Clearly battling for pace and confidence, Lomu dropped out in the early stages of the 2003 Super 12 and soon afterwards confirmed what many had suspected - his health problem had worsened.
He made a brave attempt to resume first class rugby with Wellington for the NPC season but it was soon clear that returning to top rugby was unrealistic.

He began undergoing kidney dialysis treatment in 2003, which affected his mobility because of the impact it had on nerves in his lower legs. Twelve months later he announced he needed a kidney transplant.

Considering his long battle with such a severe health handicap, it is remarkable that he achieved so much in his career. It explained why his form fluctuated so much throughout a glittering career.

In 2003 at the International Rugby Players Association's awards ceremony Lomu became just the third player to receive a Special Merit Award. He received standing ovations in shuffling public appearances at the World Cup in Sydney and as a guest speaker at the 2004 Halberg Awards.

Wellington radio personality Grant Kereama extended the giant wingers' quality of life when he donated a kidney to Lomu and on July 28, 2004 the transplant operation was successfully completed.

Lomu made a comeback to rugby in 2005 when he played in a Martin Johnson testimonial game at Twickenham in England.
The winger suffered a shoulder injury in the match though, which ruled out any chance of him playing in the NPC that season.

He had signed a two-year contract with North Harbour, which confirmed he would play rugby in New Zealand, but after he was injured he only was involved with the side in a coaching capacity.

Harbour gave him special clearance to play for the Cardiff Blues in the Celtic League in the 2005-2006 season and he racked up a handful of appearances for them, before a broken ankle cut his stint in Wales short.

Lomu finally did return to the playing field in New Zealand in 2006 when he played for Harbour in the NPC against Wellington and he said at the time it was "a dream come true".

Despite his return to the playing ranks, he was a shell of what he used to be on the field and although he harboured dreams of playing in a third World Cup in 2007 he wasn't offered a contract by a Super Rugby franchise for that season.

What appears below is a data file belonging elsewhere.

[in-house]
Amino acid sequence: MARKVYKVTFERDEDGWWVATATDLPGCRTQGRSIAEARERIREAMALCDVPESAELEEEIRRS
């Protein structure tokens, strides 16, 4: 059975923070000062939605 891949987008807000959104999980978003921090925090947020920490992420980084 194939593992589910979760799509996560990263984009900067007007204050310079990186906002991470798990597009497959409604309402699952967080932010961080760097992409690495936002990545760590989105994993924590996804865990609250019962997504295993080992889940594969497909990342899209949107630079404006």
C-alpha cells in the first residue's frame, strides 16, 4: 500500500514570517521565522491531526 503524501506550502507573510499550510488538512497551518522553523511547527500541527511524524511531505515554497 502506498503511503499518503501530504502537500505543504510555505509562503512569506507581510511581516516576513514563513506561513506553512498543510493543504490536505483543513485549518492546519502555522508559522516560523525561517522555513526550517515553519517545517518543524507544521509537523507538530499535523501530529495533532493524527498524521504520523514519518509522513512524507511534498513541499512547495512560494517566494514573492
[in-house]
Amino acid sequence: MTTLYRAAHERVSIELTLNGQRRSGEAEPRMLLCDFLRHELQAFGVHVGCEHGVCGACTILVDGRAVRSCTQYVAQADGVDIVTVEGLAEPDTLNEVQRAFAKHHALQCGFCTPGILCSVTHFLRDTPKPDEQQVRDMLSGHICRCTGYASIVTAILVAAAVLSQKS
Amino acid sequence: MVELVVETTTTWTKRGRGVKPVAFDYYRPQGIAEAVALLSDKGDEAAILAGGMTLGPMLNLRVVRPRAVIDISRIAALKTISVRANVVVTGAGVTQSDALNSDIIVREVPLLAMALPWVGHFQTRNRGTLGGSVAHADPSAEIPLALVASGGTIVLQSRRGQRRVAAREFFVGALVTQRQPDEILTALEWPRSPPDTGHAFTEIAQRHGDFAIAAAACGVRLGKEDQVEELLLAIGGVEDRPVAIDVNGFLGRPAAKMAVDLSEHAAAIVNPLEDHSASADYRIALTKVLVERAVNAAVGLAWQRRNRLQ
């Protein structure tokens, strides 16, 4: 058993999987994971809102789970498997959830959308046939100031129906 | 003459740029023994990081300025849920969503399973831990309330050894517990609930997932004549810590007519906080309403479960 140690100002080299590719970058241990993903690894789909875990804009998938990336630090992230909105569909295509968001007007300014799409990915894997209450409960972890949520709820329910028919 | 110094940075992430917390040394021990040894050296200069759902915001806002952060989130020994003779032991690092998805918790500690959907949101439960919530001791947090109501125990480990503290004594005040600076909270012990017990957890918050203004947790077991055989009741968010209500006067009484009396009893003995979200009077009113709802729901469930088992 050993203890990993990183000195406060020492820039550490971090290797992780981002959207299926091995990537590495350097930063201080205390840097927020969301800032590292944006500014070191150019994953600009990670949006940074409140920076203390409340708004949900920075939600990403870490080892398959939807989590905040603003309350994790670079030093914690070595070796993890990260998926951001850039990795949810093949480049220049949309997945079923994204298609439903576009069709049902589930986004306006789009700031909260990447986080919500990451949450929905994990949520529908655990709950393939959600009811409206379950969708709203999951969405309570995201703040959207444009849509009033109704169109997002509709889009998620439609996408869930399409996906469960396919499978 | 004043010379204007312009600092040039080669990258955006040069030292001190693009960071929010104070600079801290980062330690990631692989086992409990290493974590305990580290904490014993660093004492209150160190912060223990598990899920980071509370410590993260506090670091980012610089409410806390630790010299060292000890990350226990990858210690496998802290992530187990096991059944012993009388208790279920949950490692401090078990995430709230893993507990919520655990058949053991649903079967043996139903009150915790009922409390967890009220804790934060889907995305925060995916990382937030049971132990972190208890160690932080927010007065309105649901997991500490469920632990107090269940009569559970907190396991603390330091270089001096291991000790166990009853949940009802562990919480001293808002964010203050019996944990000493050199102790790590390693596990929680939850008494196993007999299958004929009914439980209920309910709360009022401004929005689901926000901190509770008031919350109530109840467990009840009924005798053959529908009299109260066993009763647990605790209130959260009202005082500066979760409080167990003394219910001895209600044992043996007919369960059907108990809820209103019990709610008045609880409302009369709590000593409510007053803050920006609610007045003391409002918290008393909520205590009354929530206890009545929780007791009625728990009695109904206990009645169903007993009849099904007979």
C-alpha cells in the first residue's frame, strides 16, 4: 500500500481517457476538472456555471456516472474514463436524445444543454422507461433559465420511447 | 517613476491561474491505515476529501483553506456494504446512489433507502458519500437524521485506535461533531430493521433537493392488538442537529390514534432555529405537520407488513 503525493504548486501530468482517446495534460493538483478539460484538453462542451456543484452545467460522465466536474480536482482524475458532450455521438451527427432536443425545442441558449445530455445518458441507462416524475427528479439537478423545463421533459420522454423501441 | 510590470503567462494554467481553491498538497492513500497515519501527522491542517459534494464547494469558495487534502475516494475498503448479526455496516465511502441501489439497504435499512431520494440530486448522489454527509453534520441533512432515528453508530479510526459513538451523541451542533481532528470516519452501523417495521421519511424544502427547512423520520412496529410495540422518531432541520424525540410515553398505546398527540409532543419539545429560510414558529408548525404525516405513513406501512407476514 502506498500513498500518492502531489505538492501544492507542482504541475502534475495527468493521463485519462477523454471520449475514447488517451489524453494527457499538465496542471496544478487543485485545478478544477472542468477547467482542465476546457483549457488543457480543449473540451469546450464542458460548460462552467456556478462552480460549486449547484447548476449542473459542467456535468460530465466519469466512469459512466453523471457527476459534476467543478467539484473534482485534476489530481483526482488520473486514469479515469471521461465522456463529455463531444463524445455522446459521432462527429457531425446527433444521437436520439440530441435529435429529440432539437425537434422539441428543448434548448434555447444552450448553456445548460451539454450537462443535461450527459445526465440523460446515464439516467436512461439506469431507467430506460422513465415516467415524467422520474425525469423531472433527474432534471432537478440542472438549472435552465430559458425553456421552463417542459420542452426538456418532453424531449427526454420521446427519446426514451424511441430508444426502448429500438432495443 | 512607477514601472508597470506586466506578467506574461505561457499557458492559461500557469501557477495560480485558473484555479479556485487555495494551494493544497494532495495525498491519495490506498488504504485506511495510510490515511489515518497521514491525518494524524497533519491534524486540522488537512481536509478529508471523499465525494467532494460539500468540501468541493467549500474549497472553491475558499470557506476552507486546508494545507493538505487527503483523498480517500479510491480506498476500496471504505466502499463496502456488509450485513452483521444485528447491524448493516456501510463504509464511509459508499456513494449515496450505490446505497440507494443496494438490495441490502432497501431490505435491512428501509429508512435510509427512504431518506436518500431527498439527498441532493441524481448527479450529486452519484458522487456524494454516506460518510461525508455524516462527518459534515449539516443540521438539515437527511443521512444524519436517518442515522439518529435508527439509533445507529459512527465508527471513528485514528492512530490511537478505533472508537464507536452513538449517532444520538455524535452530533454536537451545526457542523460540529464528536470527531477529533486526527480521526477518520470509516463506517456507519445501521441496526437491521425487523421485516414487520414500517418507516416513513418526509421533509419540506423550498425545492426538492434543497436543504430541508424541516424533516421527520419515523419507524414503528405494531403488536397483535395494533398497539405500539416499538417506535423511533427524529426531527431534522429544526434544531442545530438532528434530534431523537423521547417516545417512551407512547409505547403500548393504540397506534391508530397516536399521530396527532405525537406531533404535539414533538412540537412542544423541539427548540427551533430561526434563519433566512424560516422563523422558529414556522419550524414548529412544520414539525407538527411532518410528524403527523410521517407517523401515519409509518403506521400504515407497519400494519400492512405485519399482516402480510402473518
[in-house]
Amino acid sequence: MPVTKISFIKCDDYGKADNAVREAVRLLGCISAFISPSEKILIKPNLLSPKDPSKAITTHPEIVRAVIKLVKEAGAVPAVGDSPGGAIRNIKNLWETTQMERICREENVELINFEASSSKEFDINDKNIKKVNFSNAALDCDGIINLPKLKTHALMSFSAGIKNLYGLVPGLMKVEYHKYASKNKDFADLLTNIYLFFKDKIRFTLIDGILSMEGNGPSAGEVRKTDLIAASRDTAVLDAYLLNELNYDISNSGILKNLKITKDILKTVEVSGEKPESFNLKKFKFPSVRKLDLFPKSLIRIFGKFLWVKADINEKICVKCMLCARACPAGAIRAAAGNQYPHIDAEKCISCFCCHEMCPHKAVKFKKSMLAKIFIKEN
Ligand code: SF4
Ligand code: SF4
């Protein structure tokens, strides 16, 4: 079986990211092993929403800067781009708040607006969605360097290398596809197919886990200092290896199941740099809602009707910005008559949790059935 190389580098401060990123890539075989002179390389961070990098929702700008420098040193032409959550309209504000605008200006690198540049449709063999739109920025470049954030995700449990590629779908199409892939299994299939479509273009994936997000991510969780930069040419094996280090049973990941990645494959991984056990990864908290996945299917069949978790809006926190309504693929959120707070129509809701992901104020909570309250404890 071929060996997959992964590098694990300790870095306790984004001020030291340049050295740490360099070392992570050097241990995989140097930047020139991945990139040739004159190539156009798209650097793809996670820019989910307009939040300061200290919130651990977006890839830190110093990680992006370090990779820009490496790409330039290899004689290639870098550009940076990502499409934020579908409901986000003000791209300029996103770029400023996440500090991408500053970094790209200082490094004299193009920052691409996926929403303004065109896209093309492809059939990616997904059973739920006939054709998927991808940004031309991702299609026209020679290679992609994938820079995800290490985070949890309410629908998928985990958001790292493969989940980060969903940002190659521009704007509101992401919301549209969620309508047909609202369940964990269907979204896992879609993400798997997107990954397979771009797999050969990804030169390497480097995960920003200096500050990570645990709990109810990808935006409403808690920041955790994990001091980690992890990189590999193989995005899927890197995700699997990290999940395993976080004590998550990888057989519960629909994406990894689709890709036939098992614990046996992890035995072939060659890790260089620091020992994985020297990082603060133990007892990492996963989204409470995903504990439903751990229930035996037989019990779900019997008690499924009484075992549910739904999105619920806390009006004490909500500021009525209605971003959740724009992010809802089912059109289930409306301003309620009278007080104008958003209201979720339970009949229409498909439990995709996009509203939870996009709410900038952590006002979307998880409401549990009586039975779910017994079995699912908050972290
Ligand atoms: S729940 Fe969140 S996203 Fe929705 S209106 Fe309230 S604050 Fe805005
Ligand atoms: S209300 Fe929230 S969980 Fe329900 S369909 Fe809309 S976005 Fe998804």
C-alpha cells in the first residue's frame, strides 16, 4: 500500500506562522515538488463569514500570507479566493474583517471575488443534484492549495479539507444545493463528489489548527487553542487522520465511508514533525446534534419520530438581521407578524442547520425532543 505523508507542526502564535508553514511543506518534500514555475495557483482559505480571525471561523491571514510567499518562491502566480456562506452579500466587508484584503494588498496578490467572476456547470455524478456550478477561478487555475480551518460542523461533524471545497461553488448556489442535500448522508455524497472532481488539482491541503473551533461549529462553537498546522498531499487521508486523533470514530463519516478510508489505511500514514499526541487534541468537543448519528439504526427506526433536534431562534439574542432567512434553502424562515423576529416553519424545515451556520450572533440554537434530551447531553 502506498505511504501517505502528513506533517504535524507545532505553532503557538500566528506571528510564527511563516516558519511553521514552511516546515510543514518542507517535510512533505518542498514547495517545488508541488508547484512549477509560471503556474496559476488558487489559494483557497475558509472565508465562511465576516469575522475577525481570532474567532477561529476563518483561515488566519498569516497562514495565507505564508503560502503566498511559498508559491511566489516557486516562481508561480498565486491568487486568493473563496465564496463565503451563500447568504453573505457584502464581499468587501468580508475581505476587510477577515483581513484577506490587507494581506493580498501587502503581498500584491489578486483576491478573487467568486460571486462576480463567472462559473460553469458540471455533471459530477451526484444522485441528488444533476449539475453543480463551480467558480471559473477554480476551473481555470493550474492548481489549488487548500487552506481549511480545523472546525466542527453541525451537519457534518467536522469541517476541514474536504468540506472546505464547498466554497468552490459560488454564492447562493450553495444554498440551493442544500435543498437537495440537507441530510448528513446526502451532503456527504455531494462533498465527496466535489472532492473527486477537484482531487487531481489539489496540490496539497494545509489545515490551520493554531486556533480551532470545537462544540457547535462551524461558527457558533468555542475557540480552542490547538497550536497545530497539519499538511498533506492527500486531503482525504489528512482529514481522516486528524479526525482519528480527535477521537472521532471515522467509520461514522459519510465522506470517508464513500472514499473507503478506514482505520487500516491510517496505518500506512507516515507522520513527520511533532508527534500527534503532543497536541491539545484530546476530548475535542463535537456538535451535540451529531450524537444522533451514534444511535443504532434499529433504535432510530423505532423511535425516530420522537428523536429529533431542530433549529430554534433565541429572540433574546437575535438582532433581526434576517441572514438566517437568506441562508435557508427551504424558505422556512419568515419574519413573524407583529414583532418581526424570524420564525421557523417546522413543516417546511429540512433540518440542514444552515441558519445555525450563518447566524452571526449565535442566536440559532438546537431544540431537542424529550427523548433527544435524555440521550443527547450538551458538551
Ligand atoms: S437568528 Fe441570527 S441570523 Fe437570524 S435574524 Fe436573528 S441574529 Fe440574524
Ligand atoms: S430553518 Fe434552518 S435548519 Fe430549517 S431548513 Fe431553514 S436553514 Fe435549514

Various reports also linked him with a cross-code switch to rugby league as part of the Gold Coast Titans squad and a AUS$100,000 per year contract was tabled to him, but he didn't sign it due to the numerous commercial sponsors he had who had a strong alliance to rugby union.

Lomu officially retired from rugby in 2007, the same year he appeared on television show This is Your Life and was appointed as a Member of the New Zealand Order of Merit in the Queen's Birthday Honours list on June 4.

As he faded from the limelight in a playing sense he was splashed across women's magazines and newspapers again when it was announced in February, 2008 that he was divorcing from his second wife, Fiona.

He quickly moved in to a relationship with Nadene Quirk, who was married to Auckland rugby player Jarek Goebel, but they separated after she met Lomu.

The year of 2008 was another lucrative one for Lomu when he was unveiled as a Hall of Fame athlete for global sportswear giant adidas and was named their rugby ambassador.

The ambassador role put him alongside the likes of French footballer Zinedine Zidane and American tennis great Stan Smith on the very top tier of adidas' individual sponsorships.

Lomu was also a member of the Champions for Peace club, a group of 54 famous elite athletes committed to serving peace in the world through sport, created by Peace and Sport, a Monaco-based international organization.

Yet another rugby comeback took place in 2009 when Lomu linked up with French third division club Marseilles-Vitrolles, but that wasn't until after he proved his undeniable all-round sporting ability by competing in an amateur bodybuilding contest.

He even placed second in the over 90kg men's division and claimed a silver in the mixed pairs category.

The former rugby star said at the time he lost more than 30kgs to get on stage and photos of his bronzed physique were eagerly viewed across the world.
In 2011, Lomu was unveiled as one of the high-profile competitors for the charity boxing event Fight For Life, which was to pit past and present rugby union and league stars against each other in early December.

The big man was also on hand to play a role as part of the Rugby World Cup opening ceremony in Auckland in September.

Later that month though, details emerged of his declining health as his donated kidney began to fail him.

Lomu finished with more than 180 first class games in which he scored over 120 tries. He had 73 games in all for the All Blacks.

His mark of being the youngest player to appear in a test for New Zealand is likely to ever be beaten now considering the restrictions placed on teenage prodigies.

He is survived by his wife, Nadene and sons, Brayley (6) and Dhyreille (5).